“Rachel Cruz!” Kamel answered.

“I’m basically like LeBron,” she quipped.

“I want to make it clear, LeBron James is not a cheapskate. In fact, he’s very, very generous,” Kamel made sure to note. “And there’s maybe a connection there; maybe you can speak to this. This is another article from CBS News. Lebron says he’s opening a multi-million dollar medical facility in his Ohio hometown. He’s built the I Promise School in his hometown in Ohio. He’s pledged to send 2300 students to college debt-free through scholarships. So to me, I just go; this guy has a plan for his money. He’s got a vision for where he wants it to go.”

Cruze agreed, discussing the mental approach and discipline needed to make such a significant financial impact.

“It’s not the Pandora subscription that’s going to make you a billionaire. That is not it. But it’s a mindset, too, of seeing what’s wasteful, what’s not. And it’s the same ways of looking at life that really could lead you; I mean, that kind of stuff can play into his business deals. Where he’s like, hmmm, what am I doing, it’s that same thought process that really can make you become successful.”

Ramsey Solutions has preached for years about the necessity of devising a plan for your money and following it rather than simply doing what feels good. They have always been strict adherents to a budget, regardless of how much one has flooded in on the income side of the equation. They also talk extensively about being a good steward and becoming incredibly generous along your journey.

Apparently, LeBron James shares many of the same deeply-held values.

“It’s wisdom with money,” Kamel added.

“LeBron, well done,” Cruze summed up.

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BNM Writers

The Cost of “Thoughts”

Jack Del Rio made a classic mistake of wondering aloud about topics that people in public positions aren’t allowed to think about on Twitter.

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wusa9.com

The first recorded use of the expression, “A penny for your thoughts,” was made by Sir Thomas Moore precisely 500 years ago (1522). But, no doubt, a penny went much further in the 16th century.

The U.S. Department of Labor’s most recent Consumer Price Index (CPI) shows that inflation continues to increase above expectations. The current annual rate of 8.6% is the highest since 1981. The cost of thoughts, or at least saying them aloud, well, saying certain things in a public forum, has gone up far more than the CPI.

Jack Del Rio, defensive coordinator for the Washington Commanders (formerly known as the “Washington Football Team,” and before that, the Washington Redskins), made a classic mistake of wondering aloud about topics that people in public positions aren’t allowed to think about on Twitter. Specifically, his Tweets compared (what he called) “the summer of riots” to January 6th at the U.S. Capitol. As the late, great Alex Trebek would say, Del Rio’s comments were “in the form of a question.”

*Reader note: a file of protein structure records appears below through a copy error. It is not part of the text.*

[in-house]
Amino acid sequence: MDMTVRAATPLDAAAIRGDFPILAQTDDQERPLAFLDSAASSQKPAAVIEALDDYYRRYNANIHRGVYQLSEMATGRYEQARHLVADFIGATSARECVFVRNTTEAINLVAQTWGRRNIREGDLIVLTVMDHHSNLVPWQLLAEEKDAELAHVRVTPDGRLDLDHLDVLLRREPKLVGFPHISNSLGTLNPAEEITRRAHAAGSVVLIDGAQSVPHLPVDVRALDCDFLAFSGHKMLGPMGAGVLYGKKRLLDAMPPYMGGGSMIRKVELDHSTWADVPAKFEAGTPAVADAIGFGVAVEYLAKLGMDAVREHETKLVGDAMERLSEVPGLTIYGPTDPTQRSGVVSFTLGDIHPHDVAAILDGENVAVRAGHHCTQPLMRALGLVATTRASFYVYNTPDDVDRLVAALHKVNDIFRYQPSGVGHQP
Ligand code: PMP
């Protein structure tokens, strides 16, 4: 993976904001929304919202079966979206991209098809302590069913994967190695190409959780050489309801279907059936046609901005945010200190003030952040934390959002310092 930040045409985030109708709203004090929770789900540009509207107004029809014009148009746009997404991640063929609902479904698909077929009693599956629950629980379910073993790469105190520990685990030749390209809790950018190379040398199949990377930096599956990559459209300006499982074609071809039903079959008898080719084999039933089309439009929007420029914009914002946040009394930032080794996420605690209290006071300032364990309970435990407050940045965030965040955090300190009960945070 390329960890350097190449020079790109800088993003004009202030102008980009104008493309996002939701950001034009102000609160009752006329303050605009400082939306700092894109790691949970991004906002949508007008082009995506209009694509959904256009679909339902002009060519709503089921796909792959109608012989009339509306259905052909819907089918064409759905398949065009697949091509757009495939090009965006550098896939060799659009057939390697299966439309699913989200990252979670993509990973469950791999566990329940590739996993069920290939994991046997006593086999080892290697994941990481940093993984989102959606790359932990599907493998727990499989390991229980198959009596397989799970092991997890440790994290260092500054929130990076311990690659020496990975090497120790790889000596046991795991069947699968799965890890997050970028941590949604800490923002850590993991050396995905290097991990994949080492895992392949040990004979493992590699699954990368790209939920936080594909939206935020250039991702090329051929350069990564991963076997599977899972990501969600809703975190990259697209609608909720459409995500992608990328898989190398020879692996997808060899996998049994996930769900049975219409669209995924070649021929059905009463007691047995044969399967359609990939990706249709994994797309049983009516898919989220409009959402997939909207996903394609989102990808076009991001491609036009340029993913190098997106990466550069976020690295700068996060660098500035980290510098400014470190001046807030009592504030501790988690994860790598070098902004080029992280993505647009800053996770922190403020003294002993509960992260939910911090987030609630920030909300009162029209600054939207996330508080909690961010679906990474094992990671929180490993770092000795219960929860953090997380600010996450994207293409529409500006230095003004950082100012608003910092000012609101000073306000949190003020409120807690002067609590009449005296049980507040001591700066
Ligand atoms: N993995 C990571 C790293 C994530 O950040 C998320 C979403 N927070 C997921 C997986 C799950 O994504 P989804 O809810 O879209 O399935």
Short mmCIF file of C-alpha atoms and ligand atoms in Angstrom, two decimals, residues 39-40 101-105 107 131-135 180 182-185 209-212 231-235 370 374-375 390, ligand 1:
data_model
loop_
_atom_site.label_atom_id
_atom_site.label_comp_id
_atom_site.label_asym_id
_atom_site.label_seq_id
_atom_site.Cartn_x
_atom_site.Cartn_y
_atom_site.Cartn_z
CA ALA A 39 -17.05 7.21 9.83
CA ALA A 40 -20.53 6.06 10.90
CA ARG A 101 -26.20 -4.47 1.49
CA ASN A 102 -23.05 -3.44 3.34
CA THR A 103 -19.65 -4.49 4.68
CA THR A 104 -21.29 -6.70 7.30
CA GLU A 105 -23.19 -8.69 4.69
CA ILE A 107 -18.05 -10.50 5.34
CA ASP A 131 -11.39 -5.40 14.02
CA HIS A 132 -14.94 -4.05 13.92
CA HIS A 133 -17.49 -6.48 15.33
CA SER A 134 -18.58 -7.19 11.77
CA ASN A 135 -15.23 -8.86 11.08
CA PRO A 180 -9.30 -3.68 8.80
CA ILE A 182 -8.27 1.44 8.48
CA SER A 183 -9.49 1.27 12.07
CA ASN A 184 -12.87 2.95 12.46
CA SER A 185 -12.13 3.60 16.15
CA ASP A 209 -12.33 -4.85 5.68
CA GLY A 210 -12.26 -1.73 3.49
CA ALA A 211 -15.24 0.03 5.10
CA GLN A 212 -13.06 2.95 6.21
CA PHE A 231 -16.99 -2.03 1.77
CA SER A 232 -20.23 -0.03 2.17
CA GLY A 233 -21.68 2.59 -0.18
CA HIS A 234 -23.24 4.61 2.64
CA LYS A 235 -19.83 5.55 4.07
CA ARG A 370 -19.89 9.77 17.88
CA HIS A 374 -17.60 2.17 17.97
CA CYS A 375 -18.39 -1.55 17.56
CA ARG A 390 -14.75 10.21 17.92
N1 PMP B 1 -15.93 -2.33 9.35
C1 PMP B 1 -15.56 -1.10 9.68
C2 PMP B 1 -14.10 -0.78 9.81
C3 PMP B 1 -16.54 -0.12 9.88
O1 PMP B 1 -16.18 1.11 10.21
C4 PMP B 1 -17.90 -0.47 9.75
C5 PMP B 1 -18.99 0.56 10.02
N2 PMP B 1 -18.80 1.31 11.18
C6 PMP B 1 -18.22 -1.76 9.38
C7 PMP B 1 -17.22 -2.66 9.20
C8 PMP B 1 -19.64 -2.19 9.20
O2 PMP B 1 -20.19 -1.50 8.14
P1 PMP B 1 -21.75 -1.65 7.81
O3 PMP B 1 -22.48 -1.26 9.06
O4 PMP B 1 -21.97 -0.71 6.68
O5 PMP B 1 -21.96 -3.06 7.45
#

Faced with media scrutiny about his Tweets, rather than back down, Del Rio referred to January 6th as a “dust-up at the Capitol.”

Can I tell you a trade secret of press flacks? They all have a small can of lighter fluid and a pack of matches within reach behind a piece of glass with the words “break only in the case of emergency” scrawled on it. Certain phrases or words will cause a press person, at great personal danger and sacrifice, to break the glass, douse themselves with the accelerant, and strike a match before flinging their immolating body in front of the podium. Okay, not literally, but I guarantee the Commanders’ public relations director would think this alternative less painful than hearing those words come out of Del Rio’s mouth in front of the press gaggle.

The controversy that followed was swift and certain: as was the reaction from Commanders Head Coach Ron Rivera. He promptly assessed a $100,000 fine on Del Rio for his comments.

Two points here: First, this is not a sports story. Talk Radio observers should be far more concerned with the consequences of this story than NFL or sports fans. Second, it doesn’t matter what you think happened on January 6th. You should still find the fine issued by Rivera chilling, whether you call it an insurrection or a dust-up.

I used to believe that comedian Bill Maher and I were about as far apart on the political spectrum as any two Americans could be. Maher and I, however, hold similar views on freedom of expression.

On his HBO show, “Real Time,” Maher defended Del Rio by saying: “In America, you have the right to be wrong. They fined him; the team fined him $100,000 for this opinion. Fining people for an opinion. I am not down with that.”

Because this is where we meet, I’d like to buy Bill Maher a drink and have a laugh over all the times he’s been wrong, or we can share that drink and a smile for understanding that freedom of expression IS the foundation of democracy – no matter who’s right or wrong. Freedom of expression is an issue where liberals and conservatives must find common ground.

The football team currently known as the Washington Commanders may need another name change. Perhaps the “Comrades” would reflect the team’s philosophy better? Levying such a hefty punishment for stating a political (and non-football) point of view because it is out of step with what is apparently official policy seems more reminiscent of the Politburo’s posture than a free society.

Del Rio’s words are understandably offensive to many. At the very least, they were ham-handed for someone who has been in the public spotlight for so long. But a $100,000 fine? Stifling political opinion is far more dangerous than anything Del Rio said.

Taking the Del Rio incident into context with the “Cancel Culture” of the past few years, Talk Radio hosts should look over their shoulders. Del Rio is also an excellent reminder to think twice before posting a politically unpopular opinion on social media.

Inflation has eaten away at the value of a penny and increased the cost of making politically incorrect statements, including on the air in recent years. What inhibits individuals from expressing their thoughts, beliefs, opinions, and emotions is a threat to Talk Radio and democracy.